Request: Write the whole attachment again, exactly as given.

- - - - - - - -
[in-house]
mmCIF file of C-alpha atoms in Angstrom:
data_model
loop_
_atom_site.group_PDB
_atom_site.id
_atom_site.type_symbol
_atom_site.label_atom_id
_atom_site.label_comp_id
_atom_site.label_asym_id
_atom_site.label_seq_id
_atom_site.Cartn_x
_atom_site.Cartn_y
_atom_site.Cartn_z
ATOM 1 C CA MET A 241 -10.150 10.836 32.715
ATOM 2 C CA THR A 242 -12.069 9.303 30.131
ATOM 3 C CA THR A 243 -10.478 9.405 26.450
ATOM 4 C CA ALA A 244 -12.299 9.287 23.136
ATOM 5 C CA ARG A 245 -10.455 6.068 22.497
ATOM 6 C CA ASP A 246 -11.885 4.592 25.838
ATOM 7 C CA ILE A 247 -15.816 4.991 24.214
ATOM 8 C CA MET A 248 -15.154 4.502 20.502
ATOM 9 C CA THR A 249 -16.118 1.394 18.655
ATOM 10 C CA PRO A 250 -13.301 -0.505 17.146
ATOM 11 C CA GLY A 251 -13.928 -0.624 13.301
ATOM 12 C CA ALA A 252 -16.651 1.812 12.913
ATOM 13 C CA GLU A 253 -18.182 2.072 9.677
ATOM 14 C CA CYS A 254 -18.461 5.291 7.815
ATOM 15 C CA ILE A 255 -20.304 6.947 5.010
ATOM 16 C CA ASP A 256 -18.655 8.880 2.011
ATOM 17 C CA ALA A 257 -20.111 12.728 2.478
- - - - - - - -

[in-house]
mmCIF file of C-alpha atoms in Angstrom:
data_model
loop_
_atom_site.group_PDB
_atom_site.id
_atom_site.type_symbol
_atom_site.label_atom_id
_atom_site.label_comp_id
_atom_site.label_asym_id
_atom_site.label_seq_id
_atom_site.Cartn_x
_atom_site.Cartn_y
_atom_site.Cartn_z
ATOM 1 C CA MET A 241 -10.150 10.836 32.715
ATOM 2 C CA THR A 242 -12.069 9.303 30.131
ATOM 3 C CA THR A 243 -10.478 9.405 26.450
ATOM 4 C CA ALA A 244 -12.299 9.287 23.136
ATOM 5 C CA ARG A 245 -10.455 6.068 22.497
ATOM 6 C CA ASP A 246 -11.885 4.592 25.838
ATOM 7 C CA ILE A 247 -15.816 4.991 24.214
ATOM 8 C CA MET A 248 -15.154 4.502 20.502
ATOM 9 C CA THR A 249 -16.118 1.394 18.655
ATOM 10 C CA PRO A 250 -13.301 -0.505 17.146
ATOM 11 C CA GLY A 251 -13.928 -0.624 13.301
ATOM 12 C CA ALA A 252 -16.651 1.812 12.913
ATOM 13 C CA GLU A 253 -18.182 2.072 9.677
ATOM 14 C CA CYS A 254 -18.461 5.291 7.815
ATOM 15 C CA ILE A 255 -20.304 6.947 5.010
ATOM 16 C CA ASP A 256 -18.655 8.880 2.011
ATOM 17 C CA ALA A 257 -20.111 12.728 2.478